UFC Gym head coach Raphael Barbosa celebrates students’ evolution, looks ahead to 2023

Raphael, from UFC Gym, and his students. Photo: Personal Archive

Raphael Barbosa, a Brazilian living in Dubai, is among the main black-belts propagating jiujitsu in the UAE. A jiujitsu practitioner since his youth and black-belt since 2007, Raphael has been responsible for the methodology of UFC Gym, in the Middle East, for more than five years. He has nothing but reasons to celebrate the growth of his work—not just because of the results—but due to the evolution of his students.

Recently, the team lead by Raphael and his teachers placed fourth out of 151 gyms at the AJP Festival. In the masters, the team finished in 17th, despite having just a few representatives. In Raphael’s opinion, these results are but the beginning of something big for 2023.

“Analyzing this season, I can say it was wonderful. We’ve been doing this work for six years. We made some changes and can see the growth of the guys who have been with us from the white and orange belts. I’ve had students in all competitions winning gold this year. The white-belts also competed in the festivals and won their gold medals. We collected 47 medals in total. If we compare this to last year’s World Pro, we generally put 50 students, and in this recent edition we put 130 students. Practically, the number we put last year was almost the number of medals we won this year. We placed fourth overall at the Festival, and there were 151 gyms. Some students, despite their absence in the masters, fought as adults in the Festival and won. In the masters we placed 17th, but we didn’t have as many students compared to the Festival’s first days, and even so we achieved an excellent result,” analyzes Prof. Raphael. It’s worth stressing that the team is about to have a new crop of athletes in the purple belt. This opens up the possibility of winning at other levels in future competitions.

With long-term work, which has already been yielding expressive numbers, Raphael wants to raise the level of UFC Gym’s jiujitsu schools even more.

“For the next season, I plan to arrive even stronger and with growth for UFC Gym not just in these four schools we have, but for two more that we’re opening. We’re going to show up bigger and stronger in the next season. My plan is my team of teachers; I want to be able to be closer to them for us to exchange experiences and together lay out strategies for the team’s development. I plan to promote exchange amongst the schools, both in the adults’ and kids’ age groups. Soon we’ll be six gyms, so we’ll have tough training available for everyone. I also want to host some competitions in the next UFC Gym. I’m already anxious for the coming season,” says Raphael, who also has a degree in physical education. Raphael also plans to go back to competing, but first he’ll focus on the evolution of his students. He believes that being only a teacher has helped him polish their learning progress, coupled with the excellent work by all the other teachers from the UFC Gym schools, who are also led by him.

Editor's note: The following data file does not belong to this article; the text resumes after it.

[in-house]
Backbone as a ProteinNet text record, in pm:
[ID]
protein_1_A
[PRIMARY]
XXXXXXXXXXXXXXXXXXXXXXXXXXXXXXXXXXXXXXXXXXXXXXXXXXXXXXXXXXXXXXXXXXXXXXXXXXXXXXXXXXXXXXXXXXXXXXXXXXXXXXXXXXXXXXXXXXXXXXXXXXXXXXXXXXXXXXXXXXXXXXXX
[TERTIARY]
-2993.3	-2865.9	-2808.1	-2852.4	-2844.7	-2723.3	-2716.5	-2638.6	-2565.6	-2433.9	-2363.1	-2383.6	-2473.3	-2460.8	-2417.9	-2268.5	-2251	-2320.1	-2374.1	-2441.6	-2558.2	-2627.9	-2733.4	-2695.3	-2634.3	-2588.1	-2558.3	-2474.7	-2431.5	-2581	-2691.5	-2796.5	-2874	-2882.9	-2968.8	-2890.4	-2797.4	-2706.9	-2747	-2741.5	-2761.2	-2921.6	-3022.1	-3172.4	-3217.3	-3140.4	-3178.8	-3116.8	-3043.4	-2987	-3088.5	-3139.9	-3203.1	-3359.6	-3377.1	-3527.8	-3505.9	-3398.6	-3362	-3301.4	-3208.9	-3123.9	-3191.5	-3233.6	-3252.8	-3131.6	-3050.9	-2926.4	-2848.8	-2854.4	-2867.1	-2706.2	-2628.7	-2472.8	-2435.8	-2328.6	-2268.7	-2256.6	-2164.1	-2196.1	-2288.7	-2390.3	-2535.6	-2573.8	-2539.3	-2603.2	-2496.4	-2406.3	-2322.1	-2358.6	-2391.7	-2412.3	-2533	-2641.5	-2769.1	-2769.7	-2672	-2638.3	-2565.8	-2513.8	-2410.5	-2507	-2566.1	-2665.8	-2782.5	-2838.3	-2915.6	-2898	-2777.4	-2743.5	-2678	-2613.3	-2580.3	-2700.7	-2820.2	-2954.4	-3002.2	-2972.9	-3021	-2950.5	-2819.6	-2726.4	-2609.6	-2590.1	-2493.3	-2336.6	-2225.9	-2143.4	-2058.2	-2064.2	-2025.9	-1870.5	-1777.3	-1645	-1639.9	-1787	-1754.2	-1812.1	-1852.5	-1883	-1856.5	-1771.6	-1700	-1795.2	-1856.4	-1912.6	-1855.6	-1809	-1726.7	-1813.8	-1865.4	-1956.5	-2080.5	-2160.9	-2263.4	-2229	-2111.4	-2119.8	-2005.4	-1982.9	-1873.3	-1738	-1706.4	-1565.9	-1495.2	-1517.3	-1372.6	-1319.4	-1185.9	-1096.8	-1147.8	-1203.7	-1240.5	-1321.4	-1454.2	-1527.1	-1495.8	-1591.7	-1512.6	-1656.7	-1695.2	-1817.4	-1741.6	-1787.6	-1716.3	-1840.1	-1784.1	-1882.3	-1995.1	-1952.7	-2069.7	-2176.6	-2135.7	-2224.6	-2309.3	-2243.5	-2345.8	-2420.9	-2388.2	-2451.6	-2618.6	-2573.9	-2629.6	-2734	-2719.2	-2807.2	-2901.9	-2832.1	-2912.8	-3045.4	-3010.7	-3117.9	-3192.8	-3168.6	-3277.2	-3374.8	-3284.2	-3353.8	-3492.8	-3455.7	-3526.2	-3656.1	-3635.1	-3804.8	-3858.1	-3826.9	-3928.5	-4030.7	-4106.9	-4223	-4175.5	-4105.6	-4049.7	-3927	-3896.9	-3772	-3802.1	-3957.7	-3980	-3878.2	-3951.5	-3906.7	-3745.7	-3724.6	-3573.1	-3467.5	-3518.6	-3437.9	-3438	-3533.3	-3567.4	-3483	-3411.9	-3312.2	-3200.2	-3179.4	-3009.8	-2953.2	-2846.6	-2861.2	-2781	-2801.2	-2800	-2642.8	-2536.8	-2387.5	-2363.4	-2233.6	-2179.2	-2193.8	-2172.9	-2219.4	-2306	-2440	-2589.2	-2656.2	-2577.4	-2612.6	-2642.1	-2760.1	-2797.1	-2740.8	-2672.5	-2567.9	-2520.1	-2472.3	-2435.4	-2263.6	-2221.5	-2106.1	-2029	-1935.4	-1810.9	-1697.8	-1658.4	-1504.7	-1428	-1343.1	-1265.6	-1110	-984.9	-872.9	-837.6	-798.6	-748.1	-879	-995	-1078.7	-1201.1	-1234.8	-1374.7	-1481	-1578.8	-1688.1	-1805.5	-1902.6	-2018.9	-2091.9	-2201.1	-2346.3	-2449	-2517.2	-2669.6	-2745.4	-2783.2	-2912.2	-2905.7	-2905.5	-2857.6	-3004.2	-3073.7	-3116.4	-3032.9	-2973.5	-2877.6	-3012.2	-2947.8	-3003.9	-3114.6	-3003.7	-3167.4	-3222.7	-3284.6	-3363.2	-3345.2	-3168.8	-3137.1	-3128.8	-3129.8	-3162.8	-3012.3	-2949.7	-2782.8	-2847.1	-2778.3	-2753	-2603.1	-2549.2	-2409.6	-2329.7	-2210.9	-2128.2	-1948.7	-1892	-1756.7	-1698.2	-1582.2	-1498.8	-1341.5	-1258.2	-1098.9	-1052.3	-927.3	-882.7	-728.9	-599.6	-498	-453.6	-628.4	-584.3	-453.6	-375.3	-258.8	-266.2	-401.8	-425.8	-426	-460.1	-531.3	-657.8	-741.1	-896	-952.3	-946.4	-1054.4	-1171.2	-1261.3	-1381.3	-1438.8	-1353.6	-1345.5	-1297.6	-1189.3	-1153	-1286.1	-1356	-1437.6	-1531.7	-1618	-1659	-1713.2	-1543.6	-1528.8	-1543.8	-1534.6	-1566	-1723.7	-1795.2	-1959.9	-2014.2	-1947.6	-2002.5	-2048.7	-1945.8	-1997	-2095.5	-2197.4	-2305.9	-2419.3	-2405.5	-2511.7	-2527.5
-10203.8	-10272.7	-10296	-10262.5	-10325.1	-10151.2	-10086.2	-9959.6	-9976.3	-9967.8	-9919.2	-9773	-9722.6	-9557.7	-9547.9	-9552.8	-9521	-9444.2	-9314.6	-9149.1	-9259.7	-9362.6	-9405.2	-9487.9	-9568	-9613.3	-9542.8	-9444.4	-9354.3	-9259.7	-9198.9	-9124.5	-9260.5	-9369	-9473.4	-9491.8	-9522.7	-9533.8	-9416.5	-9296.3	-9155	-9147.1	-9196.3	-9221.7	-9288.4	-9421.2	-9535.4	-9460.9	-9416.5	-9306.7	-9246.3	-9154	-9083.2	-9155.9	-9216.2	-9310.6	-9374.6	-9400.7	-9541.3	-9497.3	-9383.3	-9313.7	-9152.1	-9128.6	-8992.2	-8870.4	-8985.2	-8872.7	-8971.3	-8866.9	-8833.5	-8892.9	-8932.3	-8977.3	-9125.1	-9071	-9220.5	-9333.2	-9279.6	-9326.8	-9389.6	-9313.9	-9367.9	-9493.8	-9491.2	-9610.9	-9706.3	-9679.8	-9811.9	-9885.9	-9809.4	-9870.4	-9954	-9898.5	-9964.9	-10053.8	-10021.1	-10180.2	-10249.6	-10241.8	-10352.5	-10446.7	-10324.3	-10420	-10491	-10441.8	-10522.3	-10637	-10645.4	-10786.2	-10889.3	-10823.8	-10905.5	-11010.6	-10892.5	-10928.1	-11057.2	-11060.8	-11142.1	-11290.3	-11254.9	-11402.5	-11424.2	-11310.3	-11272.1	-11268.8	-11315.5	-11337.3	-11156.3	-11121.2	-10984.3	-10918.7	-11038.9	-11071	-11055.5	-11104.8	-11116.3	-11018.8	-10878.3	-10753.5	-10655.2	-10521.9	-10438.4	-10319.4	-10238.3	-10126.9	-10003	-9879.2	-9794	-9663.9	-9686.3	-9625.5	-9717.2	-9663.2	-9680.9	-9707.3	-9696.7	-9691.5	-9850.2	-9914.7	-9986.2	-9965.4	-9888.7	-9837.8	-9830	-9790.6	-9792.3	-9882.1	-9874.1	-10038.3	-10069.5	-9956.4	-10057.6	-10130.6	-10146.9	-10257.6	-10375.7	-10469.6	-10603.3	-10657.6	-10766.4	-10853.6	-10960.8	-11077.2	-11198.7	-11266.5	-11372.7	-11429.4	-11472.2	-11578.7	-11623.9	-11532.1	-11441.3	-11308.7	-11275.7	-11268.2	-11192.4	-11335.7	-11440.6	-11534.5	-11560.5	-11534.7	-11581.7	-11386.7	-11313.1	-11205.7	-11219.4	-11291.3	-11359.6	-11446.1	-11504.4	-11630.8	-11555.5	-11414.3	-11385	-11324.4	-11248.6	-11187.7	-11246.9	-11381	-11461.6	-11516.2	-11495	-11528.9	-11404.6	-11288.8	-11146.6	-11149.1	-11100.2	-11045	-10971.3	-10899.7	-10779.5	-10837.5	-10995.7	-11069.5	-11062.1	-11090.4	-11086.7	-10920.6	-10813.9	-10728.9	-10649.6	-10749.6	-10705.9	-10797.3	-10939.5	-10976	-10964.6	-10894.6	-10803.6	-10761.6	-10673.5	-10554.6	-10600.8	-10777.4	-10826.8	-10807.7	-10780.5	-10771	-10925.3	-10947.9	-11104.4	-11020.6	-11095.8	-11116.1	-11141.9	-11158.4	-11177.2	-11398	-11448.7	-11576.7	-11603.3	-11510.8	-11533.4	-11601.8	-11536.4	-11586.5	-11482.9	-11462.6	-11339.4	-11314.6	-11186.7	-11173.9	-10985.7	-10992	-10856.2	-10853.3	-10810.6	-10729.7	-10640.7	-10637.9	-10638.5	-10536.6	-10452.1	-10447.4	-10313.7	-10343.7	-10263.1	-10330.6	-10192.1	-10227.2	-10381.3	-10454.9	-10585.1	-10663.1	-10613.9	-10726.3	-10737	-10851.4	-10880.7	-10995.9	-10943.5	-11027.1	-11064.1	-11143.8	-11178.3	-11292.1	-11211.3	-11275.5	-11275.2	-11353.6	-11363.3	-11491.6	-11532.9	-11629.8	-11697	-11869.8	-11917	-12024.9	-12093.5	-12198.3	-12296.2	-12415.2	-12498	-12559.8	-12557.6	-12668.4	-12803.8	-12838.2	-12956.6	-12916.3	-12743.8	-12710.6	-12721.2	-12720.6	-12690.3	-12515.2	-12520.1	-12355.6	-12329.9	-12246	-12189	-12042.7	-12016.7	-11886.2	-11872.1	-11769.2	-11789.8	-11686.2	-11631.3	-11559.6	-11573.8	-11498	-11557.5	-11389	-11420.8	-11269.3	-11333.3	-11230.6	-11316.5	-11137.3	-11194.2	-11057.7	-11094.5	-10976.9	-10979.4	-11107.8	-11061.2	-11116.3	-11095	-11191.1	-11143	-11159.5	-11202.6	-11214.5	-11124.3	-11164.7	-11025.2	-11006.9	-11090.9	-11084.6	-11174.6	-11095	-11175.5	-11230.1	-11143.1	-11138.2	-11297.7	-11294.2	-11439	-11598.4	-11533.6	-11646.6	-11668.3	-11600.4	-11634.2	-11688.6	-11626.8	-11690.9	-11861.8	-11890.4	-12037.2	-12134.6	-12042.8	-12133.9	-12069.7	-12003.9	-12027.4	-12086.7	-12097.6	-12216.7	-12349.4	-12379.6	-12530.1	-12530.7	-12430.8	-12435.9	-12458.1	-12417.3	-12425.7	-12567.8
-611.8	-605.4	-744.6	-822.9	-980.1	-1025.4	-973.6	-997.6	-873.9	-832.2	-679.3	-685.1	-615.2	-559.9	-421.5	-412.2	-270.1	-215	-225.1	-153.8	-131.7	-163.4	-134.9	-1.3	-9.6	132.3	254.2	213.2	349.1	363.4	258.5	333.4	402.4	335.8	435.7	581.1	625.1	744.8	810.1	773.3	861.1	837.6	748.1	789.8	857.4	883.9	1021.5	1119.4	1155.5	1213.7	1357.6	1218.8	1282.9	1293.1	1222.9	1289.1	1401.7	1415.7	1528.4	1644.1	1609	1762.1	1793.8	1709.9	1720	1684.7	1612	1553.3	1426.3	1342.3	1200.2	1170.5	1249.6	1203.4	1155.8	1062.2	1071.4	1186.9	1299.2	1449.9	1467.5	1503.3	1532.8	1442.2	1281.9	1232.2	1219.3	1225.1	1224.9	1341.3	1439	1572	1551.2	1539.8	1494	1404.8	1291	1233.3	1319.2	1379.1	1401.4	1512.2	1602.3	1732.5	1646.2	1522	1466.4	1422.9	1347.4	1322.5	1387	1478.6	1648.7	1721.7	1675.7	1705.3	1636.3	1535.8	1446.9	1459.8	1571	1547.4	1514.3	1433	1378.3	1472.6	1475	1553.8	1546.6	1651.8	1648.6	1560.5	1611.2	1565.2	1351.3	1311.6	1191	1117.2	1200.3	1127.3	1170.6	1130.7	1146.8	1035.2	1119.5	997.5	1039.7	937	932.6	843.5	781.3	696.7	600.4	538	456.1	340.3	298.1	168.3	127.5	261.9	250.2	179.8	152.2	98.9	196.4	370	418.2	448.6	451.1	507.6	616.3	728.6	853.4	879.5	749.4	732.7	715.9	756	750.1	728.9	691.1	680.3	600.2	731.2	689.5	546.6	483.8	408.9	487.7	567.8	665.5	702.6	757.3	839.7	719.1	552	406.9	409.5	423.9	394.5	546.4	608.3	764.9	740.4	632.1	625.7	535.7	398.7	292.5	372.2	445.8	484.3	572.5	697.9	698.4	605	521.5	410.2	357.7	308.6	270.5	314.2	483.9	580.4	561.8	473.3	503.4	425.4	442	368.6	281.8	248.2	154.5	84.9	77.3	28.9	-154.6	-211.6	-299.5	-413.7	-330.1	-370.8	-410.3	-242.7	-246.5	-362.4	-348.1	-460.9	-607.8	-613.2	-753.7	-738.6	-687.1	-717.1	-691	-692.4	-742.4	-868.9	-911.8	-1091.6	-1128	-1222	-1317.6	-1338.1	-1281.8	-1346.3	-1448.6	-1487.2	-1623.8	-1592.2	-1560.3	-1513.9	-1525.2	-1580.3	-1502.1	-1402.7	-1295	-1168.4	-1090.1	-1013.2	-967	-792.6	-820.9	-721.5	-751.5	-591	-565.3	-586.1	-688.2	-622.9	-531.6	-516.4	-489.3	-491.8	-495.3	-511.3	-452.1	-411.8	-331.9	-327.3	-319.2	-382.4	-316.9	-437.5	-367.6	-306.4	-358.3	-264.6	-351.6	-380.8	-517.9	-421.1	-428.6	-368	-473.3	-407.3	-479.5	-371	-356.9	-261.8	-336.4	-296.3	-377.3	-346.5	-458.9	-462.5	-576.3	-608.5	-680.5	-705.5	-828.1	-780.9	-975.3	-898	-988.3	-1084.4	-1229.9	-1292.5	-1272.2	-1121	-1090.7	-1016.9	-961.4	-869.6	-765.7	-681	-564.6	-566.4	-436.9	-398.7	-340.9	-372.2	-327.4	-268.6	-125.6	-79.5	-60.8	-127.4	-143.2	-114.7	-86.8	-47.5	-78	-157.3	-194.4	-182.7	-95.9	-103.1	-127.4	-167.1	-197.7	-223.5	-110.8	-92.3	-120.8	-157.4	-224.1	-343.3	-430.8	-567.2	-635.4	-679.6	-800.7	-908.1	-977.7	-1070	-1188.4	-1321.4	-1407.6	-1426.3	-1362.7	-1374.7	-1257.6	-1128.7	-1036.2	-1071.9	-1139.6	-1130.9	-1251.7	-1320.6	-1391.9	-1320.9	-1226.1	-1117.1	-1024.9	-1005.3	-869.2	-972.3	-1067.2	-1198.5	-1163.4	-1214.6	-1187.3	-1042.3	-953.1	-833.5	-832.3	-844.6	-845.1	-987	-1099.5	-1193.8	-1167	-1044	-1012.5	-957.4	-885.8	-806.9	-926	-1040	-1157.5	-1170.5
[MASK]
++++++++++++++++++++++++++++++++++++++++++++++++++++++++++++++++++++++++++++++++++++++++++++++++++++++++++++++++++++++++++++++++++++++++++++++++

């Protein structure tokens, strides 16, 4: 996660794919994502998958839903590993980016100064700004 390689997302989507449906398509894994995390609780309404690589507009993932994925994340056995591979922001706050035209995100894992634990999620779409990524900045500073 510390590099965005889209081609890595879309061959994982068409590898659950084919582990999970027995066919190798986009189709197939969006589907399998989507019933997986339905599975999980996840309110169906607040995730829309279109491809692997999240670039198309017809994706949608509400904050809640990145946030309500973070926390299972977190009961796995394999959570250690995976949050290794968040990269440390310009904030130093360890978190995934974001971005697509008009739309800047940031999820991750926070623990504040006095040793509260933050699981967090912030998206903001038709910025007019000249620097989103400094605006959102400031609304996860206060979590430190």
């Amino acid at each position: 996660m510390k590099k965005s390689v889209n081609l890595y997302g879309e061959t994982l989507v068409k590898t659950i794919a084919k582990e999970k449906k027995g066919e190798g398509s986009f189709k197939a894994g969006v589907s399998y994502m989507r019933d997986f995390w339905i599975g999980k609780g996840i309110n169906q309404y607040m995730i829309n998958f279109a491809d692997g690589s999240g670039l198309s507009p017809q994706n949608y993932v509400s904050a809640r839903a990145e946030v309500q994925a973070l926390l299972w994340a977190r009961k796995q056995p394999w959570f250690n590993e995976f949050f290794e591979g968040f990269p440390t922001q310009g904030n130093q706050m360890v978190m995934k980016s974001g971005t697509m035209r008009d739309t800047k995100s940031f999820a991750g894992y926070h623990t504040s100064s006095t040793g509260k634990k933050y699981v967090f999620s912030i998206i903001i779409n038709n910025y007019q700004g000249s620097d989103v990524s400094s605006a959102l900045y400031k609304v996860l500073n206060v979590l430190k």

Raphael and his group at World Pro. Photo: Personal Archive

“I have a team of teachers who have, at most, one year working with us. So there’s a lot to work, line up and have everybody thinking in just one goal. What I noticed is that I managed to capture details that when we’re training, even if with the students, we can’t see. I’ve sat out the training sessions a bit to keep observing and providing support to the students. I’d observe their limitations and mistakes and then I’d give each one a specific training program. I believe that was a lesson that lingered for me. I plan to go back to the competitive scene—that was a valid and interesting experience. We’ll see,” says Raphael.

Recently, the Brazilian promoted two more black-belts. One of them is Romania’s Marius Varlan, who has been training with Raphael since he was a purple-belt. His noteworthy results are two silver medals, won at the World Pro and Ju Jitsu Championship, in Abu Dhabi.

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Written by Vitor Freitas

Jornalista, Vitor Freitas atua diretamente na produção de conteúdo para o Jiu-Jitsu de todas as formas há 13 anos.

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